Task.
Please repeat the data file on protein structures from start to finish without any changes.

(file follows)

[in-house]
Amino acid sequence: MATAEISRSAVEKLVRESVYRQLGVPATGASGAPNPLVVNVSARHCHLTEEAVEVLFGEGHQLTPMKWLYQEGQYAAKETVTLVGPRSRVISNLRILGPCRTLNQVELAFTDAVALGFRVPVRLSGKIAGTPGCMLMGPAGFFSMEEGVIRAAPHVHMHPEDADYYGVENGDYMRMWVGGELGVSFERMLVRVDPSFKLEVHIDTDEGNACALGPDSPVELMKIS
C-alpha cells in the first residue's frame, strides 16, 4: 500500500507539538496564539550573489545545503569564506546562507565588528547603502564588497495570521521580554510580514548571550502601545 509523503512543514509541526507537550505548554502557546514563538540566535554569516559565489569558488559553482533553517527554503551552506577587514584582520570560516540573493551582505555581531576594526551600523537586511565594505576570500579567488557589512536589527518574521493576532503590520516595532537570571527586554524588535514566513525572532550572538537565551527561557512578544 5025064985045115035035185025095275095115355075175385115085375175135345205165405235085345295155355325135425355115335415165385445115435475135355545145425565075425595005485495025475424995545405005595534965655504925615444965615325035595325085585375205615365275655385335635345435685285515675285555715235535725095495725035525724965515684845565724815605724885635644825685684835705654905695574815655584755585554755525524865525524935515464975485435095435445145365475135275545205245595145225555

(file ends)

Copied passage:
[in-house]
Amino acid sequence: MATAEISRSAVEKLVRESVYRQLGVPATGASGAPNPLVVNVSARHCHLTEEAVEVLFGEGHQLTPMKWLYQEGQYAAKETVTLVGPRSRVISNLRILGPCRTLNQVELAFTDAVALGFRVPVRLSGKIAGTPGCMLMGPAGFFSMEEGVIRAAPHVHMHPEDADYYGVENGDYMRMWVGGELGVSFERMLVRVDPSFKLEVHIDTDEGNACALGPDSPVELMKIS
C-alpha cells in the first residue's frame, strides 16, 4: 500500500507539538496564539550573489545545503569564506546562507565588528547603502564588497495570521521580554510580514548571550502601545 509523503512543514509541526507537550505548554502557546514563538540566535554569516559565489569558488559553482533553517527554503551552506577587514584582520570560516540573493551582505555581531576594526551600523537586511565594505576570500579567488557589512536589527518574521493576532503590520516595532537570571527586554524588535514566513525572532550572538537565551527561557512578544 5025064985045115035035185025095275095115355075175385115085375175135345205165405235085345295155355325135425355115335415165385445115435475135355545145425565075425595005485495025475424995545405005595534965655504925615444965615325035595325085585375205615365275655385335635345435685285515675285555715235535725095495725035525724965515684845565724815605724885635644825685684835705654905695574815655584755585554755525524865525524935515464975485435095435445145365475135275545205245595145225555